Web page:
Accessibility matters. Just like the internet’s websites are many and diverse, so too are its users. To make sure that everyone can access and enjoy your site, no matter what hardware or software they’re using to assist them, websites must be accessible to those with different levels of ability. The standards for accessibility are laid out in the World Wide Web Consortium’s Web Content Accessibility Guidelines (WCAG) 2.0 and focus on areas such as:
With an estimated 575,000 blind or vision impaired people1 and 4 million people with a disability2 currently living in Australia, websites must be made accessible so that the web is easy for everyone to use.
At Switch we do our best to make our websites as accessible as possible. This is particularly true of websites for organisations dedicated to inclusivity such as Play by the Rules, a collaboration between the Australian Sports Commission and other sports and government agencies. While working on Play by the Rules’ new website (live early 2017), Switch’s designers and developers discovered a number of tools to ensure that it meets the government’s accessibility standards. These are the top tools we used.
Color Safe provides AA & AAA compliant colour suggestions based on your background colour, font family, font-size, and font-weight. This is particularly useful when determining which colours to pair with brand colours so that text remains legible for everyone. While working on the Play by the Rules website, Switch designers used this tool to find suitable colours that had a high contrast ratio when paired with varying background colours.
This handy Chrome extension can look at any webpage, image, or PDF open in your browser and identify which text elements aren’t compliant in terms of colour contrast. You can choose between testing for AA and AAA compliance and which part of the screen you’d like to focus on: the full page, visible content, or a custom region.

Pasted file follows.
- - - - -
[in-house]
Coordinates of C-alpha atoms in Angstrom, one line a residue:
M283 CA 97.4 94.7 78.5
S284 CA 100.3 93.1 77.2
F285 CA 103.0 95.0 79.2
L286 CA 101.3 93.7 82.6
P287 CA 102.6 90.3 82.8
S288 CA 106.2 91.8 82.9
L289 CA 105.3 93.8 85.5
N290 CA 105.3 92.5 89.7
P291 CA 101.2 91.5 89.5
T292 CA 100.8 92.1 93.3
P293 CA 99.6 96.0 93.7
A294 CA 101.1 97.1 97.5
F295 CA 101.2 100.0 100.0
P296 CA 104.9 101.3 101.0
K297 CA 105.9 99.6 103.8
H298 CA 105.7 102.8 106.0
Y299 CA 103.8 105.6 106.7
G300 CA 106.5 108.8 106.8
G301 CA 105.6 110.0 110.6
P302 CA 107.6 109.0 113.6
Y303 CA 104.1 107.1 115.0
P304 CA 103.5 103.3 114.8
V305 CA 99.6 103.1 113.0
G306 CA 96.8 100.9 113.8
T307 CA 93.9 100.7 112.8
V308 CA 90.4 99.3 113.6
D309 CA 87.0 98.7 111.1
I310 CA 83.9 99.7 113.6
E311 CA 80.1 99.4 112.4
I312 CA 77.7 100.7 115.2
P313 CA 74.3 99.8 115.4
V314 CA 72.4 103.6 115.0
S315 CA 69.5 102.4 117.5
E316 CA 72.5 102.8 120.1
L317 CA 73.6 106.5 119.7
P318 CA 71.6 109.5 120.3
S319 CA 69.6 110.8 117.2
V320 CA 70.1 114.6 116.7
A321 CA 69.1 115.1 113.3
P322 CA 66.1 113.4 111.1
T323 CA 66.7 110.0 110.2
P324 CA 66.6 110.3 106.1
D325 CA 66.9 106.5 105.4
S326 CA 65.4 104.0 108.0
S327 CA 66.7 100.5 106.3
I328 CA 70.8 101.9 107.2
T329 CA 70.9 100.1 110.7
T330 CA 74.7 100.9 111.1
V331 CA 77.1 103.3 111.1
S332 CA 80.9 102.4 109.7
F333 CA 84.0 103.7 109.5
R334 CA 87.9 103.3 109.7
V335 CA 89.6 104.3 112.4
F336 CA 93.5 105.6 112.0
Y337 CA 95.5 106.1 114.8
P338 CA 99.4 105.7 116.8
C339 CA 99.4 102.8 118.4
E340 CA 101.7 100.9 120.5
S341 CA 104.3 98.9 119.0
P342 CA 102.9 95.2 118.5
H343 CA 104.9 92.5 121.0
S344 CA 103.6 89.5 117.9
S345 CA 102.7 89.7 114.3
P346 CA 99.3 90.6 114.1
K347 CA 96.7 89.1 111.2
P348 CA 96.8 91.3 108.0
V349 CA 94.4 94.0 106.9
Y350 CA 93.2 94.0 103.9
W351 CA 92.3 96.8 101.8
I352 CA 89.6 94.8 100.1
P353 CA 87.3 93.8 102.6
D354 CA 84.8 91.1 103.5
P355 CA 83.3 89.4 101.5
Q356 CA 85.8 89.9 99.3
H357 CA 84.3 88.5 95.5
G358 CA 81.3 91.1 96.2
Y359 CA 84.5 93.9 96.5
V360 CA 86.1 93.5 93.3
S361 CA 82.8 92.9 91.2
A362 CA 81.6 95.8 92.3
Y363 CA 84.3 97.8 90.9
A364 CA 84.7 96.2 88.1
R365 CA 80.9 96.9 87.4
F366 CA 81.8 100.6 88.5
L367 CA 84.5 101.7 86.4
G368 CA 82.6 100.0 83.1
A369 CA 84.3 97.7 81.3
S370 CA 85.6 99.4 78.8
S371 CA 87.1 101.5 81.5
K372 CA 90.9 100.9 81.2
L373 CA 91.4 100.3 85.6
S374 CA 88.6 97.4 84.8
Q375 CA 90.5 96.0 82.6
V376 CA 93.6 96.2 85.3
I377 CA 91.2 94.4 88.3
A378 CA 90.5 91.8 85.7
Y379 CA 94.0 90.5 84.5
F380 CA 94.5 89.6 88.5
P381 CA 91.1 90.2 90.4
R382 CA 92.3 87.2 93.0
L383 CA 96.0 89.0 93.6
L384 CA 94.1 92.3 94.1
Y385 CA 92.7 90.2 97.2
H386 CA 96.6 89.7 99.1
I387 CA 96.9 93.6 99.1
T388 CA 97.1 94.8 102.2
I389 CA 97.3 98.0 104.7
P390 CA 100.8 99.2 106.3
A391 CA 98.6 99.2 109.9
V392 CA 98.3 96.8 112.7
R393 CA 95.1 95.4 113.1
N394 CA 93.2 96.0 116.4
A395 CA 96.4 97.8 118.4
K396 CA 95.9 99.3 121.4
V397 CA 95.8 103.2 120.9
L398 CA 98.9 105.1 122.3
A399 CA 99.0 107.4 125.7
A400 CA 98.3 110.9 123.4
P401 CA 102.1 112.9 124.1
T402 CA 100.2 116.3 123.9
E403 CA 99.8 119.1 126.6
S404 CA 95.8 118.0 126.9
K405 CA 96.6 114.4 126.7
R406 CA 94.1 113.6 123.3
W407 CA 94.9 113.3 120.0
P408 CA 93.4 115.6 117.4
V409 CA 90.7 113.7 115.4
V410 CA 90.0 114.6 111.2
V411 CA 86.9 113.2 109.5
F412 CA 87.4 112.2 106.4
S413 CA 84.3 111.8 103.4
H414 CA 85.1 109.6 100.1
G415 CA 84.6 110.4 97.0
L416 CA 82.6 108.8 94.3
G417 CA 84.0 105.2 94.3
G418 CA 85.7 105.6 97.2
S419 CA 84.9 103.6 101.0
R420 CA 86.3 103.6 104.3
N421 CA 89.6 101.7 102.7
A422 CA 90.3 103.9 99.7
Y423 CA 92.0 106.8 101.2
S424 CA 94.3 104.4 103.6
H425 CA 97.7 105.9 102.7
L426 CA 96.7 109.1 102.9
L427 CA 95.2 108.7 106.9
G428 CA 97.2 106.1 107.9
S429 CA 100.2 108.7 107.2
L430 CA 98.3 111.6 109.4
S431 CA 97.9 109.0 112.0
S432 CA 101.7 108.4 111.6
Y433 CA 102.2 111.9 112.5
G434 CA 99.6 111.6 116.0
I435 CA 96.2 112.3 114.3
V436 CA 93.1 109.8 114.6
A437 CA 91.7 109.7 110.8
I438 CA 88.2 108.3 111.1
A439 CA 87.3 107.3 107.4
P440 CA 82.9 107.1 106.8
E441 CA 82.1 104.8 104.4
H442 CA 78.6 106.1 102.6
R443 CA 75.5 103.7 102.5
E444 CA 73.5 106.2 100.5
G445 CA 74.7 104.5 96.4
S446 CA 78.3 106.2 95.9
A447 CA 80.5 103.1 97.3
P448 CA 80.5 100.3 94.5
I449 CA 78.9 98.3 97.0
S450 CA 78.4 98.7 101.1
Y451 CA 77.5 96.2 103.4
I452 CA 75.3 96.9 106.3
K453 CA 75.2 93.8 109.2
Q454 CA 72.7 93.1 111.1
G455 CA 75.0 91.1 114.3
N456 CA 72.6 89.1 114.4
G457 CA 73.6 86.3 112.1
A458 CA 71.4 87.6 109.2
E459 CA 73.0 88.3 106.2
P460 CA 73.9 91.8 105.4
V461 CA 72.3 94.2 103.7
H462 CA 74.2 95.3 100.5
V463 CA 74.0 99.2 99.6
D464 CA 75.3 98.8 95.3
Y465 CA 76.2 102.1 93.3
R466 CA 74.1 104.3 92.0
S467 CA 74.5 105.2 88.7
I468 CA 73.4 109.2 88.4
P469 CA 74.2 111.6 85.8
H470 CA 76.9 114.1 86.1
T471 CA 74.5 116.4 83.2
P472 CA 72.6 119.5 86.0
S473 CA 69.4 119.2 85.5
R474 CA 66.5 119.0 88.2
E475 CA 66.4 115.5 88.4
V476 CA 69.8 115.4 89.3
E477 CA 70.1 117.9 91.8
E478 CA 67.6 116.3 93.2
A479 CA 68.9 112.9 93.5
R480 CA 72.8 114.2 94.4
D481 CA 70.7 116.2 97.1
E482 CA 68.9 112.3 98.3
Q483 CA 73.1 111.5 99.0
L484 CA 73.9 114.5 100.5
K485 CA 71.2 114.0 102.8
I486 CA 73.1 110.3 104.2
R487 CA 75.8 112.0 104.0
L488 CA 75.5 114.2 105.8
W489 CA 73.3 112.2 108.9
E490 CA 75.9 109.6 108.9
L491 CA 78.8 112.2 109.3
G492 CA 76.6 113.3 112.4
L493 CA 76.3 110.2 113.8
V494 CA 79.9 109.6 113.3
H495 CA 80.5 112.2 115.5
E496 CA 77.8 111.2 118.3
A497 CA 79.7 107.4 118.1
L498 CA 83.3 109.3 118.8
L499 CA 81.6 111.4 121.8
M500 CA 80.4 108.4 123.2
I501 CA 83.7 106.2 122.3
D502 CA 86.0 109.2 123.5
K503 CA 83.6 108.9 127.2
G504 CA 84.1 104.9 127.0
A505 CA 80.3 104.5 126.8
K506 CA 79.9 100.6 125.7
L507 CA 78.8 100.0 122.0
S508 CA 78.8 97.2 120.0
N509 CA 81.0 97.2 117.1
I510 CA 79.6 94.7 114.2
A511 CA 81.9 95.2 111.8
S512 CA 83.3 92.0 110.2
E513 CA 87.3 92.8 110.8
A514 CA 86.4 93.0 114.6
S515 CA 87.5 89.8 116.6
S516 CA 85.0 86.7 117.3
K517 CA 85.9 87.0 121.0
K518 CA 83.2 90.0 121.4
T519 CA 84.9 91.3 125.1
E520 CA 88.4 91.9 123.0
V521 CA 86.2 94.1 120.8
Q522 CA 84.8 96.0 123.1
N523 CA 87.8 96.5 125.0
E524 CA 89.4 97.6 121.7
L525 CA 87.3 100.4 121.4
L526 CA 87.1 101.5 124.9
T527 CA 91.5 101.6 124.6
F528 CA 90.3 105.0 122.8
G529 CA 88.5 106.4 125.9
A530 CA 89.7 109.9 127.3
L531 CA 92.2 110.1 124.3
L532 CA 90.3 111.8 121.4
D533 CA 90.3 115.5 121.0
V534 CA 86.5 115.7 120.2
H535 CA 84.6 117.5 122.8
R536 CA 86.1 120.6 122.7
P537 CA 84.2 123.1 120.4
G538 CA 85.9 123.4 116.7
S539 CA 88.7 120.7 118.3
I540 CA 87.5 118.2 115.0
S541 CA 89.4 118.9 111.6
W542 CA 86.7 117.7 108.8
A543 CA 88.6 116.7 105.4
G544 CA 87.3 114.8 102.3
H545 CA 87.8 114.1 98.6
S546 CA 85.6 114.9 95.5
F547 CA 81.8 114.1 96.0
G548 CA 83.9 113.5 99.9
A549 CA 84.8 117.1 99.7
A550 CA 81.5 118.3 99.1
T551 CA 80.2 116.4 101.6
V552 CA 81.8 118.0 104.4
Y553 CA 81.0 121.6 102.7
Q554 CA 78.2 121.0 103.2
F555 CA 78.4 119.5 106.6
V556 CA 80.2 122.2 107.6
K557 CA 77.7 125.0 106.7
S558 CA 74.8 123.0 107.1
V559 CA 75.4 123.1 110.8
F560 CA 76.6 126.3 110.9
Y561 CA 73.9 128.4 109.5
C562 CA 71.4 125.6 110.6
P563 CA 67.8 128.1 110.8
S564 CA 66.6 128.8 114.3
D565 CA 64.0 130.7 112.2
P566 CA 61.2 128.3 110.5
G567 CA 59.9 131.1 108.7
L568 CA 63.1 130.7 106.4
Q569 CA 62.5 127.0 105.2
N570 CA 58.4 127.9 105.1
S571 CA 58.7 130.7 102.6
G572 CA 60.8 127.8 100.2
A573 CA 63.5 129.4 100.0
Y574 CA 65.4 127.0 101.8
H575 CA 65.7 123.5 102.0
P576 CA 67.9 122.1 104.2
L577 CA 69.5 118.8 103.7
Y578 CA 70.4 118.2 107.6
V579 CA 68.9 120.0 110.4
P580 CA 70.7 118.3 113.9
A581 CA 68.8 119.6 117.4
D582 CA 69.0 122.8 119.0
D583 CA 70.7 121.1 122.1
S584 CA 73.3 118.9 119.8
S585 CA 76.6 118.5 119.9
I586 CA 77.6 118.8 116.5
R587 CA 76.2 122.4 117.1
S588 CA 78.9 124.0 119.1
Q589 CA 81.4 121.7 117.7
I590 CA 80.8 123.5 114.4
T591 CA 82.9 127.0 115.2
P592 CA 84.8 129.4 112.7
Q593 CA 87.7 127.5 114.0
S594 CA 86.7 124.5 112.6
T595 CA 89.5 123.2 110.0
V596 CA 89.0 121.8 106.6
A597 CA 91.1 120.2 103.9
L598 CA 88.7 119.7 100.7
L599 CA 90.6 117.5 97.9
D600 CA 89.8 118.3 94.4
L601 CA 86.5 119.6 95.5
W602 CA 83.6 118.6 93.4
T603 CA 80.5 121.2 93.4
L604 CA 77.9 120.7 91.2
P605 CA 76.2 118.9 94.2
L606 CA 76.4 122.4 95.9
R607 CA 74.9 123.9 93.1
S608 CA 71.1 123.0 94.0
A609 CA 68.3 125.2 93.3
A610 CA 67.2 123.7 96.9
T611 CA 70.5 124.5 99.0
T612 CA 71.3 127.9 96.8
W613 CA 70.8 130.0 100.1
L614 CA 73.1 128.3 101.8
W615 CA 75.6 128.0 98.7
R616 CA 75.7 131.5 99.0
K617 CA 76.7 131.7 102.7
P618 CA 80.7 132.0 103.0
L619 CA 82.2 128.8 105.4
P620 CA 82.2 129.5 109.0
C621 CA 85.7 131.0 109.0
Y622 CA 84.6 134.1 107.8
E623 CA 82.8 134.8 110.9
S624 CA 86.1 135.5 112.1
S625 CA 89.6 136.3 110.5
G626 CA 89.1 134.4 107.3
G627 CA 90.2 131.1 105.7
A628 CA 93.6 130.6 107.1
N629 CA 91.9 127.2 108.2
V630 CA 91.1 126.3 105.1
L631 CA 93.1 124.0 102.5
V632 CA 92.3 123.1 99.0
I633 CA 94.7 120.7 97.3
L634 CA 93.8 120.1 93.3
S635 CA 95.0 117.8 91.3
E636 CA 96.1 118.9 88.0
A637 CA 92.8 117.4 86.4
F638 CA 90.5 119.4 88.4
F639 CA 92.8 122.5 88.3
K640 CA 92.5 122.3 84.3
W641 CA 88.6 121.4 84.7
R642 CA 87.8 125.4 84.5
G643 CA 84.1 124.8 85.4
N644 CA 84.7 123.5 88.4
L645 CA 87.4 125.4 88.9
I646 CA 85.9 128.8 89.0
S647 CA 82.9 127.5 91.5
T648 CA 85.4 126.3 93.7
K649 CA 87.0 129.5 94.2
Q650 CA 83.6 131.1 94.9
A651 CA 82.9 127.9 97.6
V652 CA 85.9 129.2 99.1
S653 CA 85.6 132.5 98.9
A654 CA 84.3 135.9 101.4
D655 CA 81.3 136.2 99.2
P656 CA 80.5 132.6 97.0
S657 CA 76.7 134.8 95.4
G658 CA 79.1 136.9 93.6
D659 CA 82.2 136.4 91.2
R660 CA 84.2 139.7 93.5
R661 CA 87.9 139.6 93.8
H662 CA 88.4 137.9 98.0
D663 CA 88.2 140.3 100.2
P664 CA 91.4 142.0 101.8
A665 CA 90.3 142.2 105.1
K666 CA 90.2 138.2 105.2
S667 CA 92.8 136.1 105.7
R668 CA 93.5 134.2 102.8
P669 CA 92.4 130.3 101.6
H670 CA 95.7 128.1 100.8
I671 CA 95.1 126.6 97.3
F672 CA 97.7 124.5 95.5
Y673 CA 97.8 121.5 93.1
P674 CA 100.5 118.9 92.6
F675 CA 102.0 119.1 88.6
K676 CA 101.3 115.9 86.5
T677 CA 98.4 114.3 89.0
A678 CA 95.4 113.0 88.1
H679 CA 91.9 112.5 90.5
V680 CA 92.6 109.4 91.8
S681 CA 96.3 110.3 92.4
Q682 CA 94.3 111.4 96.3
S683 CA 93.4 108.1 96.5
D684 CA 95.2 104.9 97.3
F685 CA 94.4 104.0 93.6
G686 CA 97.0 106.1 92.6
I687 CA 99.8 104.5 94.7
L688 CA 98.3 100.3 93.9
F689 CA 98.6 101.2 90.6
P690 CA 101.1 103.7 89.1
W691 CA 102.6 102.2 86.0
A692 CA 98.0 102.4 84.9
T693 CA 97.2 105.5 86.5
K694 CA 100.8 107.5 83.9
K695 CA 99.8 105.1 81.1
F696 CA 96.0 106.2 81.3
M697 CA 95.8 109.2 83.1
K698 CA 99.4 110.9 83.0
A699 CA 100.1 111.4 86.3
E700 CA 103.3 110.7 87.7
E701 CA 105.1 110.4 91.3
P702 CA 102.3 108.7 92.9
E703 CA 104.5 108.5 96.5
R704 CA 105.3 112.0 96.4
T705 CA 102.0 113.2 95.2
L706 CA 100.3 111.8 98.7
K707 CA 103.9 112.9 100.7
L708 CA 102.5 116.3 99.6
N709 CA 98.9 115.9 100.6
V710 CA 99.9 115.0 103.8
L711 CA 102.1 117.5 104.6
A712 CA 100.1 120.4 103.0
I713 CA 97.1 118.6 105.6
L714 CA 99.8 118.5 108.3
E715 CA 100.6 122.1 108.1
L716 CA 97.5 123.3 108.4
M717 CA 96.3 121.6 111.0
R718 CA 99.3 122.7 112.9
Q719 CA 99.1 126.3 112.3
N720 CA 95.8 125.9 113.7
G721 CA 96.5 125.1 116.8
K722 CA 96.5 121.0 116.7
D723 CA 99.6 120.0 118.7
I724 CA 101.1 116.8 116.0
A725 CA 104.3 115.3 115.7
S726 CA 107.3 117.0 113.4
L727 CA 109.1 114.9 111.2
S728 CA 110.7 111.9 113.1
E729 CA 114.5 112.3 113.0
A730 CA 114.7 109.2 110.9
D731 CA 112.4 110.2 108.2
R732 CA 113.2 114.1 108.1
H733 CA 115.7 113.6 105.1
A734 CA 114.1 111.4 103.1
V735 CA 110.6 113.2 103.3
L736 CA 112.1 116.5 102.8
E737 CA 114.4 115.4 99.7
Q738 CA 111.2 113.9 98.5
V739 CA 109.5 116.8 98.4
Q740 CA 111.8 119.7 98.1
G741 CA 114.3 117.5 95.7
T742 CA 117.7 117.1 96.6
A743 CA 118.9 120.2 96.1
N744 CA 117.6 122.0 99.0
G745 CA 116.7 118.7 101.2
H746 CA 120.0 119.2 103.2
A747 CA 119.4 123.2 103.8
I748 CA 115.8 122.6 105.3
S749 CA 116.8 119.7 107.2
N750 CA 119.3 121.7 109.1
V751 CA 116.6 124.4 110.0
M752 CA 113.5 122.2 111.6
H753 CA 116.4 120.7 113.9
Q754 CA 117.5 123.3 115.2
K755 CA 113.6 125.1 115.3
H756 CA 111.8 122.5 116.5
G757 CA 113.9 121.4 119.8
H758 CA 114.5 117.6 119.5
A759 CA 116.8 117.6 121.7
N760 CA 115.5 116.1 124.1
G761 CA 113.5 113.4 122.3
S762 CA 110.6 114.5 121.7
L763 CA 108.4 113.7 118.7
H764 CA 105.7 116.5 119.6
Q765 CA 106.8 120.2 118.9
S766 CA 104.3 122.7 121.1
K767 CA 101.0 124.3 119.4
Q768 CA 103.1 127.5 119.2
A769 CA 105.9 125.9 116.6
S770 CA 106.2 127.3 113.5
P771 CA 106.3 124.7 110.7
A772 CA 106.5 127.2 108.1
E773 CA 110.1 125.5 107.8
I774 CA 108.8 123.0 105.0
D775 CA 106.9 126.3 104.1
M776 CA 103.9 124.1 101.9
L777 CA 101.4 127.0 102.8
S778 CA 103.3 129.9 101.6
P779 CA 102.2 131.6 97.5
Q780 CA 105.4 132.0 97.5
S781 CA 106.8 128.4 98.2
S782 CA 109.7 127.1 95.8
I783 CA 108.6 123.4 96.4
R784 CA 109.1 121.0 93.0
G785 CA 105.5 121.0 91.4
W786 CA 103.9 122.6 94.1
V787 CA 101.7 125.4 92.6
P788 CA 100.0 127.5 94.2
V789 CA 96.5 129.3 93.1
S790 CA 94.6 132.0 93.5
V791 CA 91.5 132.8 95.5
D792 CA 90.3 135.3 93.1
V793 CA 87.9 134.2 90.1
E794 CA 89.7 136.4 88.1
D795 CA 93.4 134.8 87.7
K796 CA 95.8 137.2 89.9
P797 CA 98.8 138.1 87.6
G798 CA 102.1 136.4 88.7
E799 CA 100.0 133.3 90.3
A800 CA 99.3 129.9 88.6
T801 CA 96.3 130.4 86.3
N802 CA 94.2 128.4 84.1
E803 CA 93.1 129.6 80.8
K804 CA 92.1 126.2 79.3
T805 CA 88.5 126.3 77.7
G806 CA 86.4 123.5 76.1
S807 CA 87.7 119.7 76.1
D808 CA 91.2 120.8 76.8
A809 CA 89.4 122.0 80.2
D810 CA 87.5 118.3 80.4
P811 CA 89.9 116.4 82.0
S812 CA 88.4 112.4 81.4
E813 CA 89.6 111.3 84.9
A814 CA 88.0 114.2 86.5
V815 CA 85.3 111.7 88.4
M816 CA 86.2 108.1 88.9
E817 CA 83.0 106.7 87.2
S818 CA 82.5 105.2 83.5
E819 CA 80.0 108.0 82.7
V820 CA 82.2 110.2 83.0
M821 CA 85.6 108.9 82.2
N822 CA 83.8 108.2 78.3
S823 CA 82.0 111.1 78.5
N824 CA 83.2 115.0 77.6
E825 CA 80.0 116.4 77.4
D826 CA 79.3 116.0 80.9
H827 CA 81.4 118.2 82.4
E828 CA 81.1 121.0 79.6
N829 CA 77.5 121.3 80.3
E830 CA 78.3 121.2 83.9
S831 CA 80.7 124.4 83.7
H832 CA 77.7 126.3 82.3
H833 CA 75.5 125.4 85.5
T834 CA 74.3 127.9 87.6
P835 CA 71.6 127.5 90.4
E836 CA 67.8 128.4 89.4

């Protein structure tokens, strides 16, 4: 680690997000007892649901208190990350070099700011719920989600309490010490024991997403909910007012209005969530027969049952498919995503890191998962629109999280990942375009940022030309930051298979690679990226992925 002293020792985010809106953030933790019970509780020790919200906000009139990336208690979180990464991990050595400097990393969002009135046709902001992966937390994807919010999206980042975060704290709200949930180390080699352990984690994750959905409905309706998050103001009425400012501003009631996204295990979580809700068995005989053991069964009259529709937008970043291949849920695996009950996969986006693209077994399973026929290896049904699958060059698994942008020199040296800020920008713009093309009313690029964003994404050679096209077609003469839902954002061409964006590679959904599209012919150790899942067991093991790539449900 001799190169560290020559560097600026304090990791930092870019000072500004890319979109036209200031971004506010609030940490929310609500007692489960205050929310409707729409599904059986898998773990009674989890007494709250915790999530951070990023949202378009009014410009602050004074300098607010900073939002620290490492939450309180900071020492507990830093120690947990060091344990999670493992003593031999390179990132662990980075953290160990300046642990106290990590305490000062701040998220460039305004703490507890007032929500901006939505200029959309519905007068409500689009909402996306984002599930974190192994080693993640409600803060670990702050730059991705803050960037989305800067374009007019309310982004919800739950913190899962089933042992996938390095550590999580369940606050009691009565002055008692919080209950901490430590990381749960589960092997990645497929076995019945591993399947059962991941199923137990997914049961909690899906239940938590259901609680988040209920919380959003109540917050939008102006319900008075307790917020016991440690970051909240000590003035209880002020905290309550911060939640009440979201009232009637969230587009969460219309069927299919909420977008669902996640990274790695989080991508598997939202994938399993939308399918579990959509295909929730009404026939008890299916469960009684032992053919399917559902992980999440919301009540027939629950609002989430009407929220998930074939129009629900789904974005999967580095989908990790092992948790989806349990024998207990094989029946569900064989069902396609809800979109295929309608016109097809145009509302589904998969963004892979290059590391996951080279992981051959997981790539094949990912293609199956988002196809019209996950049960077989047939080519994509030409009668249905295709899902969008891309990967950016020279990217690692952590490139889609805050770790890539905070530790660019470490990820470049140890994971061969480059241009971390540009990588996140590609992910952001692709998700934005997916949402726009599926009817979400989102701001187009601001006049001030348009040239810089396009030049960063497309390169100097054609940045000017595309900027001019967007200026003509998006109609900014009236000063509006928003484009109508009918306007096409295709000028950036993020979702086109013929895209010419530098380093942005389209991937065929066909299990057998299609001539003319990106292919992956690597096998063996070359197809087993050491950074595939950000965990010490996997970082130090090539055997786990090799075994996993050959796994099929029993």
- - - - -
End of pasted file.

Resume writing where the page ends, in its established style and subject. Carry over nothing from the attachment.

NoCoffee is a Chrome extension that allows you to see your website as if you had visual impairments. It’s a handy tool for seeing your website from another point of view. By seeing your site from this new perspective, you will better understand the difficulties visually impaired visitors have, which helps you make better design decisions.
WebAIM’s web accessibility evaluation tool, Wave, looks at a live website to provide a detailed list of accessibility-related errors, alerts, and more. For example, discover whether your website has empty headings or links, is missing any key page elements that differently-abled people use to navigate websites, or uses Flash or plugins that may not be accessible to everyone. It’s also available as a Chrome extension.
NVDA (NonVisual Desktop Access) is a free screen reader by NV Access, an Australia-based not-for-profit. In addition to giving tens of thousands of vision-impaired and blind people across the world access to computers, it is an excellent tool for developers to experience their website as a visually impaired person would.
Your humble browser, even without any of the tools discussed above, excels at testing some key accessibility concerns.
At Switch, we’ve used this collection of accessibility tools to create enjoyable website experiences for all users. There are no excuses when we have such handy extensions and tools readily available to us. We invite you to review your websites using some of the techniques listed here. We’re certain your visitors will thank you.
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